At the most basic level, virtually every adjustment we make in color grading boils down to some kind of contrast adjustment. This makes more sense when we think of contrast as the distance between any two unique components of our image. These components can be targeted based on their tonality (e.g. shadows, midtones, and highlights), colorimetry (e.g. reds, greens, and blues), or their geometry (e.g. pixels which fall inside the middle 20% of the image). In a previous article, we outlined tips on color grading cinematic images

In a three-part series, we will discuss tonal contrast and how we can manipulate it inside DaVinci Resolve. Below is Part 1. 

Exposure and Offset

The most important tool in Resolve’s Color page is the offset wheel.

Offset represents the simplest possible operation we can perform on an image—uniformly increasing or decreasing the value of every pixel. This behavior also mimics that of a camera lens’ iris, meaning that offset is the colorist’s equivalent of exposure.

Exposure is a concept we all too often forget about when we’re grading, but it should really be the first thing we evaluate and adjust. If we can nail exposure right off the bat, the rest of our tonal contrast adjustments become far easier.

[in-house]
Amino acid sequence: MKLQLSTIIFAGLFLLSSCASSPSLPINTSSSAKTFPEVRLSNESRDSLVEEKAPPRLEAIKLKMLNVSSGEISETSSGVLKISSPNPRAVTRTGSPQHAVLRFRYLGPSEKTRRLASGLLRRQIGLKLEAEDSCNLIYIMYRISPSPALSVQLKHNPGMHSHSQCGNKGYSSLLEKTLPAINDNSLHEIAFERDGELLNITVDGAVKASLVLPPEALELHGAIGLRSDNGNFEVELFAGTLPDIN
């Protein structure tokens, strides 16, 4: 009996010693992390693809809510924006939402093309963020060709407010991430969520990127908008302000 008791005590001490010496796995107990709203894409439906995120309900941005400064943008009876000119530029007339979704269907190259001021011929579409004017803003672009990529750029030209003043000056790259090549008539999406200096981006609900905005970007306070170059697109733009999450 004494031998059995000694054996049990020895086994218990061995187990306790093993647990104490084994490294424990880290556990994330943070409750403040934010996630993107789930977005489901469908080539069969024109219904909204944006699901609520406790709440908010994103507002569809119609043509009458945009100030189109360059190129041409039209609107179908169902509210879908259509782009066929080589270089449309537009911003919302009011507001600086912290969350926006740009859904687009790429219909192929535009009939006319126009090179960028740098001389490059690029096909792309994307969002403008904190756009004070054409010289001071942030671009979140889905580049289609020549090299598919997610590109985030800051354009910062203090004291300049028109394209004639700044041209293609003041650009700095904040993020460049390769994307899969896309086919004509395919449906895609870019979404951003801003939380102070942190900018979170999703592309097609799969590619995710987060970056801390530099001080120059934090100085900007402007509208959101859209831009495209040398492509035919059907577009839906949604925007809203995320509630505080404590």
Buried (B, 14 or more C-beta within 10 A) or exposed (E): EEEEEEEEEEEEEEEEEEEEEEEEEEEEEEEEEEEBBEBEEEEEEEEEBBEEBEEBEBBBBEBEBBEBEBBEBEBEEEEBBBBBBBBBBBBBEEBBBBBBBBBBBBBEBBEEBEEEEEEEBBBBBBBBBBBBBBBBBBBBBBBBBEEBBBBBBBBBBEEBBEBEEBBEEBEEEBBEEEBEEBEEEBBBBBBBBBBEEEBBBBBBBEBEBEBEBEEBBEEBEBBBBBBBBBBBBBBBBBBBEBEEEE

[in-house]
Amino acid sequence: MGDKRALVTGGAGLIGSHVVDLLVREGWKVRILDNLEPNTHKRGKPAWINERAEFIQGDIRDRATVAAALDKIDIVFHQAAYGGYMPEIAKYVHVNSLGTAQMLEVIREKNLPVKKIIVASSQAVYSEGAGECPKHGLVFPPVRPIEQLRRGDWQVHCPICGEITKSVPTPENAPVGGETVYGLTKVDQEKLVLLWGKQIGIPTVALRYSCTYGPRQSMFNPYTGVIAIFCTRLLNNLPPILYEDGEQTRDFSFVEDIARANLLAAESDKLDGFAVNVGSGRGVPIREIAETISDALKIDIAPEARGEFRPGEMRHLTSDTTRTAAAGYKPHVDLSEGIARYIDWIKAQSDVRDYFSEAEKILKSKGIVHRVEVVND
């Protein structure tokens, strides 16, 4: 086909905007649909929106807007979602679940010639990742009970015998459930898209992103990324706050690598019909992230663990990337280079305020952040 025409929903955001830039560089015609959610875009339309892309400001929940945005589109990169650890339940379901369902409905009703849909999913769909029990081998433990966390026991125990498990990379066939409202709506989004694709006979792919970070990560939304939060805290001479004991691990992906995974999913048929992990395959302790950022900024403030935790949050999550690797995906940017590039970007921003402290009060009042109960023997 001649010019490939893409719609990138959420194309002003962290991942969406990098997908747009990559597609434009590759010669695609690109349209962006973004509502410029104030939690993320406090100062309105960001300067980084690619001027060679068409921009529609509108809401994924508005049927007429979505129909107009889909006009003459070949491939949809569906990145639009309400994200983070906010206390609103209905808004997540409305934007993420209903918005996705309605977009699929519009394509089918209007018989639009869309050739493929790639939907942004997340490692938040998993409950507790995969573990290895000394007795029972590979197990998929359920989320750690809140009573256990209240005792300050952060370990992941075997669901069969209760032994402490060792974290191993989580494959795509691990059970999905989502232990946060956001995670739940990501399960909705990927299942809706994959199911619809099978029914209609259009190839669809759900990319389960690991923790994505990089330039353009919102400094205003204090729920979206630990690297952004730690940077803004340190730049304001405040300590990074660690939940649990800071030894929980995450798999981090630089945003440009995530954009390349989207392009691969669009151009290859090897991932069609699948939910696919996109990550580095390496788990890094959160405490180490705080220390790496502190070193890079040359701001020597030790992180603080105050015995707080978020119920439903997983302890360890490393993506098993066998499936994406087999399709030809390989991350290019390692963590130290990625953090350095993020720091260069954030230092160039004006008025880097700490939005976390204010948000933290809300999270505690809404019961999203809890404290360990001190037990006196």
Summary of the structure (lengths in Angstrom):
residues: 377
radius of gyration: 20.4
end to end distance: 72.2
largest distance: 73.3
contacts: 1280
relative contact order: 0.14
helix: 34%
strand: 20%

Gain and Lift

Once we’ve set our exposure properly, we may find that all we need is a simple adjustment to either our highlights or shadows.

In these situations, gain and lift respectively are the perfect tools—they provide the simplest possible form of contrast adjustment. Gain adjusts the brightest portion of our image with minimal to no effect on the shadows, and lift does just the opposite—moving the darkest region of our image with minimal to no effect on the highlights.

Contrast and Pivot

It would be great if we could always get our desired contrast by solely adjusting our shadows or highlights, but often we need to work with both in tandem.

This is the point at which I’ll usually switch from the lift and gain wheels to Resolve’s Contrast and Pivot knobs. These controls allow you to dial in contrast by eye, and then adjust how much of this contrast comes from the shadows versus the highlights using the Pivot knob. It’s a simple, intuitive tool that’s great for situations where you need more than a single adjustment to a single tonal region.

The Contrast and Pivot tools also have a secret feature accessible via the checkbox under File > Project Settings > General Options > Use S-Curve For Contrast. With this checkbox enabled, you’ll get a “soft” or “rolling” form of contrast which allows you to preserve tonal details which would otherwise be clipped out as you increase contrast. This feature is another great reason to opt for the Contrast and Pivot knobs when you’re adding contrast!

We'll be releasing the second and third parts over the coming weeks. Have any color grading tips? Share them in the comments below. 

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